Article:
Ritter's Rant: News and Notes From Around the NHL

Mark RitterSenior Writer IJune 24, 2010

PHILADELPHIA - JUNE 09:  Dustin Byfuglien #33 of the Chicago Blackhawks looks on in Game Six of the 2010 NHL Stanley Cup Final against the Philadelphia Flyers at the Wachovia Center on June 9, 2010 in Philadelphia, Pennsylvania.  (Photo by Bruce Bennett/Getty Images)
Bruce Bennett/Getty Images


Talk about your stupid decisions.

The Hockey Hall of Fame committee decided in their infinite wisdom to leave former NHL coaching guru Pat Burns off their list of inductees this week.

Burns, who is terminally ill with cancer, may not have long to live.

You got to think it would have meant a lot to Burns to see himself inducted into the Hockey Hall of Fame. 

But now, having been passed over, Burns may pass not being able to celebrate what could have been a tremendous moment for both Burns and hockey.

While many see this as a cry for pity, I will remind everyone that Burns owns some of the best numbers in NHL coaching history, including three Jack Adams Awards, a Stanley Cup ring with the New Jersey Devils and a record of 501-353-151-14 through 1019 career games.

Let’s face it, Burns is going to make it into the Hockey Hall of Fame at some point.

Would it have killed 14 of the 18 committee members to have voted him in?

Bye-Bye Nabby

Not sure who can possibly replace the stellar goaltending of Evgeni Nabokov in San Jose.

Truth is, Nabokov is an elite level goaltender, who, for whatever reason, never seemed to be able to win the big playoff games—although his teammates have had a lot to do with that over the years as well.

As good as the San Jose Sharks have been, it will be tough to find a goalie that can win you forty plus games a season (which Nabokov has accomplished three years in a row).

The way I see it, San Jose is likely going to give backup Thomas Greiss a chance to earn the starting role next season, while bringing in a veteran like Marty Turco into the fold just in case.

Griess, who played in 16 games last season, posted a 7-4-1 record, a .912 save percentage, and a 2.68 goals against average.

With many NHL teams going cheap on goaltending the Sharks have sent a clear message that they would rather have depth at forward and defense rather than the consistency of Nabokov between the pipes.

And you know what?

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It’s a good decision.

Debate amongst yourselves...

MVP, Yeah You Know Me!

Congratulations go out to Vancouver Canucks forward Henrik Sedin, who emerged from the NHL’s Award Show with the coveted Hart Trophy as the NHL’s Most Valuable Player.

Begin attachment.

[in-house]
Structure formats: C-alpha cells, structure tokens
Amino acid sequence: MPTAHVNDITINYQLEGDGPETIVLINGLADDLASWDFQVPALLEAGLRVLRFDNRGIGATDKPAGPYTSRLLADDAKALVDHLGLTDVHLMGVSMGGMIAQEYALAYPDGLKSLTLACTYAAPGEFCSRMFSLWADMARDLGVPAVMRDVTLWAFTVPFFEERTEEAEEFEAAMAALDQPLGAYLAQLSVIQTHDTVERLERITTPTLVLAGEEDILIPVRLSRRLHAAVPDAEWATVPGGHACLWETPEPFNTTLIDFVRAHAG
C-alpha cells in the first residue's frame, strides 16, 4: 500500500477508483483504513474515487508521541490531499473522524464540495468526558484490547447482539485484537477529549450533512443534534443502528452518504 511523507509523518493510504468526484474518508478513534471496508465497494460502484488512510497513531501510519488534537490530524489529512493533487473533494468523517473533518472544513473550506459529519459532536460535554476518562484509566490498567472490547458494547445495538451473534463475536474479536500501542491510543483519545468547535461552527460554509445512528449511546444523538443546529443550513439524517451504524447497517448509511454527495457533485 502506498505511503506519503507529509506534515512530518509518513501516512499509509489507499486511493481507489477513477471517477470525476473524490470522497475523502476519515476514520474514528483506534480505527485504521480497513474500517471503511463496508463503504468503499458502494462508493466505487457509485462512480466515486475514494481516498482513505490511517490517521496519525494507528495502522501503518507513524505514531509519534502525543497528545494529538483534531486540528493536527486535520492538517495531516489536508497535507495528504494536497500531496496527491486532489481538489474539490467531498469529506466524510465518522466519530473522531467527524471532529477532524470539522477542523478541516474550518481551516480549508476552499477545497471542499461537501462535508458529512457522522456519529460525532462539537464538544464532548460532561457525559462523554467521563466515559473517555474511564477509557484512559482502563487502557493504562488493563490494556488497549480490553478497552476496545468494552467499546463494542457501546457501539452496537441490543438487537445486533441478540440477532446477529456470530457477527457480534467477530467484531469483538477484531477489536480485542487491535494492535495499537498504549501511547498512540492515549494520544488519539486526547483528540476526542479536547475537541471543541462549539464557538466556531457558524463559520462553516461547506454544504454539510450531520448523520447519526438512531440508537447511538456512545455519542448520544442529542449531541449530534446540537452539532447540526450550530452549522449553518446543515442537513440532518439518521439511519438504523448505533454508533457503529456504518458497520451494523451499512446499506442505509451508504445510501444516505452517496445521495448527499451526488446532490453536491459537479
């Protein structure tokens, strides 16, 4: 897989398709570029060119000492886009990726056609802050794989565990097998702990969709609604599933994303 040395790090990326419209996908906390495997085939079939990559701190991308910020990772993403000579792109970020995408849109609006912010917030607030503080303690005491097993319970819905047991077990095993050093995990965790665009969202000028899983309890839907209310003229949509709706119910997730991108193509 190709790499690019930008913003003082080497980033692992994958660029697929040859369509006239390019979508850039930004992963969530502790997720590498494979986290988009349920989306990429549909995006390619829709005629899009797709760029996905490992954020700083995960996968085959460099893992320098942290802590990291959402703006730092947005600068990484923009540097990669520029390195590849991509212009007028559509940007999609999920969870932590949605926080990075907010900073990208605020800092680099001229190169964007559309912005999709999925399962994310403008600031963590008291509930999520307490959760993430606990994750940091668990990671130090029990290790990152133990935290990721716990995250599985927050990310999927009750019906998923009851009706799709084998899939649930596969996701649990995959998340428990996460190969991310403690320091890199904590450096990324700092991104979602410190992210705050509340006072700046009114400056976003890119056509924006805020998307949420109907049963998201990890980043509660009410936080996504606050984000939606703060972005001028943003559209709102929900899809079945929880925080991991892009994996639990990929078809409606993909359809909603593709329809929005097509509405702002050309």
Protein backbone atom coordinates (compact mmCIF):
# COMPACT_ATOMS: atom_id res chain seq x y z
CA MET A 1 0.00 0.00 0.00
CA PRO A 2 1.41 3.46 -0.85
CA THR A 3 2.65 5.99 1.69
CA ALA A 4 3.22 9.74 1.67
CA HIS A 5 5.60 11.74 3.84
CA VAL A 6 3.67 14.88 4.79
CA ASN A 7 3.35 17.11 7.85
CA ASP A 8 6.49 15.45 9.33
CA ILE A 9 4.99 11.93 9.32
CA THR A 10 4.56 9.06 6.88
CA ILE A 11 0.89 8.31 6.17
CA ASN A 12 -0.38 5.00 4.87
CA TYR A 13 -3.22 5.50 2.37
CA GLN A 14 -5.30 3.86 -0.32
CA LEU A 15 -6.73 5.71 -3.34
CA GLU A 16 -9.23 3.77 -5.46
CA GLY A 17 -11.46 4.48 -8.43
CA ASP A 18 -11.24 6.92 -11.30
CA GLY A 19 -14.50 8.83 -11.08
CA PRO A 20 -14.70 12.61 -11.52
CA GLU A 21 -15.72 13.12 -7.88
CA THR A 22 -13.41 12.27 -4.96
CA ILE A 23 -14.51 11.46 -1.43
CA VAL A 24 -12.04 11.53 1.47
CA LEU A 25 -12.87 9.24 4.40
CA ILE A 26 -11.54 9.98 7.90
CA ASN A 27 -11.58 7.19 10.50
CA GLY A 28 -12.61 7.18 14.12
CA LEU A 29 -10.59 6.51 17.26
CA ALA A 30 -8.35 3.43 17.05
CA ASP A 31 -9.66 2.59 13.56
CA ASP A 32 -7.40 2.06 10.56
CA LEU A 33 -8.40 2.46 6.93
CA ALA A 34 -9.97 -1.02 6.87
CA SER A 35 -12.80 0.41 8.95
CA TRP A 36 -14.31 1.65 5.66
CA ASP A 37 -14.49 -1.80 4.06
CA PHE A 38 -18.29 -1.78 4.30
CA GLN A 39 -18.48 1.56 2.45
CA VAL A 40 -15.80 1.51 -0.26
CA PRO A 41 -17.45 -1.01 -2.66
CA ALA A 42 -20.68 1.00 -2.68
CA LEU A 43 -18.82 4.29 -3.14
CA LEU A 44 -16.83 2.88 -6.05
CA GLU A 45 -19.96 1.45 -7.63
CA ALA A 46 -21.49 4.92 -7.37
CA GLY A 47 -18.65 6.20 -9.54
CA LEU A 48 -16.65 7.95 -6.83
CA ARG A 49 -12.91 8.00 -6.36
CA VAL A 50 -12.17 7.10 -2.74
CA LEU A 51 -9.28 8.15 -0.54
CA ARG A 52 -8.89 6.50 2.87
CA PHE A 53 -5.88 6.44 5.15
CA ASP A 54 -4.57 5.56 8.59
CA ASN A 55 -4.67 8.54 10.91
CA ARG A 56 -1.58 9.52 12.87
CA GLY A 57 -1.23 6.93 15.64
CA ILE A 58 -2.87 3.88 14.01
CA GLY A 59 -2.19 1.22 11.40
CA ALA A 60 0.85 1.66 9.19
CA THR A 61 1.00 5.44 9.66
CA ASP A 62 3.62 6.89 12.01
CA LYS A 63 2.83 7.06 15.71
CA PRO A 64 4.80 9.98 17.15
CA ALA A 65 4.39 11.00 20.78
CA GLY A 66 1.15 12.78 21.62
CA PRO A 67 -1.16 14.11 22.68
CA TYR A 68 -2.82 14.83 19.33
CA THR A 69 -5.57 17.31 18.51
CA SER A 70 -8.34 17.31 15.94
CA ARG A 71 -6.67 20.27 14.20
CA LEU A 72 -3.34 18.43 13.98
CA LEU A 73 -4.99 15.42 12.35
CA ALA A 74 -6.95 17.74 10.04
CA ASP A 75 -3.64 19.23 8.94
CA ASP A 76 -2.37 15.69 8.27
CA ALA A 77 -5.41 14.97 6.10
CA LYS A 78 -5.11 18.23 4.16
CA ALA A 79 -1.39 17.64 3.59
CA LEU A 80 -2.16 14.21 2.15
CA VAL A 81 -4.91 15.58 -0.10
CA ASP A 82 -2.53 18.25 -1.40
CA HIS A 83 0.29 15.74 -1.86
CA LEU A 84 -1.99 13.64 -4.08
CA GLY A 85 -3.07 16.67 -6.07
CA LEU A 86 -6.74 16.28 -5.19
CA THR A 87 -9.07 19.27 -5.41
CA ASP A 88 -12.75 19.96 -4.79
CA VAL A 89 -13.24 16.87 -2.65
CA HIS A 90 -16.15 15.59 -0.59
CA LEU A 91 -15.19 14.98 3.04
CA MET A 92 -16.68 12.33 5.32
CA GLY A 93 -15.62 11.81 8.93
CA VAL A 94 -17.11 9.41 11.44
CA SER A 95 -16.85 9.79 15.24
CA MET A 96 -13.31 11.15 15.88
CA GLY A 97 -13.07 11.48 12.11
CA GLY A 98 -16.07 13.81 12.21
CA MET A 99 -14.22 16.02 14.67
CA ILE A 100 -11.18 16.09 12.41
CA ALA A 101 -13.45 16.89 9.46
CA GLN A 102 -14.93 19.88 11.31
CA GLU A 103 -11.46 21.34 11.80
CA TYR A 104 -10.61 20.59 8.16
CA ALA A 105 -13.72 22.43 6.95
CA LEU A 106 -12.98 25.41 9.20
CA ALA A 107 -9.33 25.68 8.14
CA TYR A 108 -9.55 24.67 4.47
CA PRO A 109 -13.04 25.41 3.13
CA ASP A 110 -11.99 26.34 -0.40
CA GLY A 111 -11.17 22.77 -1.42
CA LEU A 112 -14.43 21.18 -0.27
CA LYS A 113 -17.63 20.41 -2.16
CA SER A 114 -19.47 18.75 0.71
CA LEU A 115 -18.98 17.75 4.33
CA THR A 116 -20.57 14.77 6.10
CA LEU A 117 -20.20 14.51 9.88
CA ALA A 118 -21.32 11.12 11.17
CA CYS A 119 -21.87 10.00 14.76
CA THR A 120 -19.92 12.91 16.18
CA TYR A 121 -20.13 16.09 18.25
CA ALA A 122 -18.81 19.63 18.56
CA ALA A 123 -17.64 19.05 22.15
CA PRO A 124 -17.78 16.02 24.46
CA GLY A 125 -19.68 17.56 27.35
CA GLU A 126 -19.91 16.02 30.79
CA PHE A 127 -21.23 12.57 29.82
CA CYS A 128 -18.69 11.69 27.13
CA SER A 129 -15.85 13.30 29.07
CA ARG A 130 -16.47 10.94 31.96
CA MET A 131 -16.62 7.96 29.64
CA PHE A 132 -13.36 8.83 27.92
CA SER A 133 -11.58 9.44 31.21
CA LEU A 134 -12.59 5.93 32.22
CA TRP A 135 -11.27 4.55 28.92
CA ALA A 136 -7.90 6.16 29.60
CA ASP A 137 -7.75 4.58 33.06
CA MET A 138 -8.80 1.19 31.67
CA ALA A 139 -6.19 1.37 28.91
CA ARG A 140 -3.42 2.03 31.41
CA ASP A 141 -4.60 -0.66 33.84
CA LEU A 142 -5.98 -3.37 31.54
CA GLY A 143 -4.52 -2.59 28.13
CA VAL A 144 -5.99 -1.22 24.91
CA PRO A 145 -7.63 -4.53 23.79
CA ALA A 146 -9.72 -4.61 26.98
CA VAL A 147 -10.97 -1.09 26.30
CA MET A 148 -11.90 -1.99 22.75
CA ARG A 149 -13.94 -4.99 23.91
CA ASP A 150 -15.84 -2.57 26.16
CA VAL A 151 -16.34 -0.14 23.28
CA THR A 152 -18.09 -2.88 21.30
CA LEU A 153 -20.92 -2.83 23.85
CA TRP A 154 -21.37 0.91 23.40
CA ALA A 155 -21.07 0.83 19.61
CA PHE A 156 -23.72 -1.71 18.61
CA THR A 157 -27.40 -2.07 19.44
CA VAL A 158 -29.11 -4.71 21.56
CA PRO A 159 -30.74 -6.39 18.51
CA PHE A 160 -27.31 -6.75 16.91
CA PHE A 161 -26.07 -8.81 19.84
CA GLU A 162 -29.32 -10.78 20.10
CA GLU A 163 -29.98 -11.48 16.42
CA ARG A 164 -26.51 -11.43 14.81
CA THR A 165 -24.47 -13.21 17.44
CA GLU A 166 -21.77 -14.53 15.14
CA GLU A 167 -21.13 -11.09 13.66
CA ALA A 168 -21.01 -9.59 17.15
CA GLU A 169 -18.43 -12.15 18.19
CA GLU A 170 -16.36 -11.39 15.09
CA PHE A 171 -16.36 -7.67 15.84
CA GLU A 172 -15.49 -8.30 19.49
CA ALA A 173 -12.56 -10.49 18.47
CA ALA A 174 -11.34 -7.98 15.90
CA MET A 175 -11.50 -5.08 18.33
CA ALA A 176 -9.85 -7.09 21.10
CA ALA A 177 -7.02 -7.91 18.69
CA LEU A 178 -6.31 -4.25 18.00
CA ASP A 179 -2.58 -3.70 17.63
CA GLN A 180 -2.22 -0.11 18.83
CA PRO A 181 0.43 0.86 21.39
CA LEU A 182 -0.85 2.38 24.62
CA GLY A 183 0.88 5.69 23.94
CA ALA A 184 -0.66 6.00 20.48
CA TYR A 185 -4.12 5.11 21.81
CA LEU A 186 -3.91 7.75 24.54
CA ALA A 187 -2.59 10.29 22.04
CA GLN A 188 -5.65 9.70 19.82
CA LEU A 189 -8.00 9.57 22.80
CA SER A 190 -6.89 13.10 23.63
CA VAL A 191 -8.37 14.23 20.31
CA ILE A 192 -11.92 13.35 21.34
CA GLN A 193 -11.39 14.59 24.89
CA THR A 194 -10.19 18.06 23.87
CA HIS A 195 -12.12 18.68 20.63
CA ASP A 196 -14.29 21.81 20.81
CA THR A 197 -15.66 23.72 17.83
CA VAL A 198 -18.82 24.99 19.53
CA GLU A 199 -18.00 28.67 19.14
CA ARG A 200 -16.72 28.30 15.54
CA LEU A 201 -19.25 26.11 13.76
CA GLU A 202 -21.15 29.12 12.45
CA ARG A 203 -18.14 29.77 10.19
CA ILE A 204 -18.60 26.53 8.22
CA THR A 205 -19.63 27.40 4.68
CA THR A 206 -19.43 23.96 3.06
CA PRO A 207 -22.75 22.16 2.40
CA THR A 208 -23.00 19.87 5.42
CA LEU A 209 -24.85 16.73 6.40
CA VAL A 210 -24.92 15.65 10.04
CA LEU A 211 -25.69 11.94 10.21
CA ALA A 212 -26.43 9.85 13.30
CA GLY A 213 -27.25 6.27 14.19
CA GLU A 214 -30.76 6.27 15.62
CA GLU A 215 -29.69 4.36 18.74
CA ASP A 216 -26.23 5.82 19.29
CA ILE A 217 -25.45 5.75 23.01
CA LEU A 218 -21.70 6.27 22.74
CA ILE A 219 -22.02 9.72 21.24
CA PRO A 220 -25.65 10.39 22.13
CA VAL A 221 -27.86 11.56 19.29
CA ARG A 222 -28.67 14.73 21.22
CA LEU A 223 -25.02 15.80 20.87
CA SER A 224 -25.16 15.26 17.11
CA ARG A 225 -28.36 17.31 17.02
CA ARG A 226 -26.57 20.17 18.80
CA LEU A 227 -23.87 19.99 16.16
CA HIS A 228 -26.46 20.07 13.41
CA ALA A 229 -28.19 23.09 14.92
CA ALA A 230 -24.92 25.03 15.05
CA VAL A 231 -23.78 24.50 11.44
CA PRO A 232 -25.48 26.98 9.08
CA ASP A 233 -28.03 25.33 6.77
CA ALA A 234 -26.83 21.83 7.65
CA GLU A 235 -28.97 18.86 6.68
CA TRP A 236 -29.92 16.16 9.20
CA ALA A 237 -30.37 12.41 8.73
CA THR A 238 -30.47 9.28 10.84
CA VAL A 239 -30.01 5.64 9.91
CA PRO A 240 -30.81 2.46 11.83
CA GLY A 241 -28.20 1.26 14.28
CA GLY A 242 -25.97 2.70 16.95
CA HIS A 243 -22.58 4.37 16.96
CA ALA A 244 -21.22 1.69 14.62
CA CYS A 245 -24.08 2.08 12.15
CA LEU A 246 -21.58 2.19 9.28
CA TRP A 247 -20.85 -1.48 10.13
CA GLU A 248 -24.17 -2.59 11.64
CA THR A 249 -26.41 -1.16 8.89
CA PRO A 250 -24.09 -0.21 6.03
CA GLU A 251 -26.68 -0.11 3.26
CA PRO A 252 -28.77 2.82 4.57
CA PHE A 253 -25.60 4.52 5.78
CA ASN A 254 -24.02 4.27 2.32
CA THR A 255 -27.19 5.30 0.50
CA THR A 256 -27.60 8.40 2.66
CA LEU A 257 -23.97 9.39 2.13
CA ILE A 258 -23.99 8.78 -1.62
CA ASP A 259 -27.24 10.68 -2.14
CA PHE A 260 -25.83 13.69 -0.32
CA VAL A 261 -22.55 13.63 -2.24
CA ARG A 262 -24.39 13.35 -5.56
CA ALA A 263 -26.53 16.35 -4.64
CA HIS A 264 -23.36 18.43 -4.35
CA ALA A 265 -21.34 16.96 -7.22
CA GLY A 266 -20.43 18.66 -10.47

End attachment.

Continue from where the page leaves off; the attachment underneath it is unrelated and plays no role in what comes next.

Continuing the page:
Sedin, who many say scored the quietest 100 plus points in NHL history, beat out the likes of Sidney Crosby and Alexander Ovechkin to take home the Hart, and deservedly so.

Not only did Sedin lead the NHL in scoring (29 goals, 83 assists for 112 points), he also put the Canucks on his back throughout their struggles, which, at times, he had to do without his brother Daniel, who missed 19 games due to injuries during the 2009-10 season.

Great job Mr. Sedin!

Niedermayer Will Be Missed

When the news of Scott Niedermayer hit the airwaves I was not shocked, just disappointed.

Niedermayer will go down as one of the best defensemen of all-time.

The NHL is weakened having lost him.

Horton Hears a...Where Is He Going?

While nobody is shocked that Nathan Horton was dealt, more than a few NHL fans were surprised at where he landed.

The deal that sent Horton and Gregory Campbell to the Boston Bruins in exchange for Bruins defenseman Dennis Wideman and the 15th overall selection in this year's NHL Entry Draft sends a clear message—the Florida Panthers are rebuilding from scratch.

Needless to say, current Panthers Bryan McCabe and Steven Reinprecht may soon be on the move, as will goaltender Tomas Vokoun—who would be a nice fit in San Jose (although I don’t think it happens).

It was a good move for both teams, but Boston got one hell of a player in Horton who I feel will be an all-star this season playing with all that talent in Boston.

 Spezza Make Me Wanna Spew!

Let's point out the obvious, shall we?

Jason Spezza's recent comments that he would not object to be traded makes me sick!

Just as the going gets tough and with a massive contract in his pocket, Spezza has decided that maybe it's time to move on from the Ottawa Senators...hmmm...where have we heard this line of crap from before?

Suck it up Spezza—you "Sally!"

Honor your contract, do the work, and quit whining...you owe the Senators that much, don't you?

And, for all you Toronto Maple Leafs fans out there that think that Leafs general manager Brian Burke is going to make a move for Spezza—last time I checked Burke hated players who wanted out.

Simply put, it ain't happening!

Capped Out?

The NHL has announced that the salary cap will be set at $59.4 million for the 2010-11.

That’s up about $3 million from last year's salary cap which was set at $56.8 million, giving NHL teams a little more money to sign unrestricted free agents and round out their bloated rosters (i.e. the Chicago Blackhawks).


Fresh off the presses is news that the Chicago Blackhawks have moved hardworking fan favorite Dustin Byfuglien along with Brent Sopel, Ben Eager, and Akim Aliu to the Atlanta Thrashers in return for the 24th overall pick in the 2010 NHL Entry Draft, the 54th pick, Marty Reasoner and prospect Jeremy Morin.

For the record, the Blackhawks face the Thrashers Saturday, November 6th in Atlanta.

I bet Duncan Keith is looking forward to defending Buff!

Better yet, I wonder if Buff will take a run at that little pip-squeak Patrick Kane?

For more NHL news and notes check out my recently overhauled website at www.theslapshot.com

Until next time.


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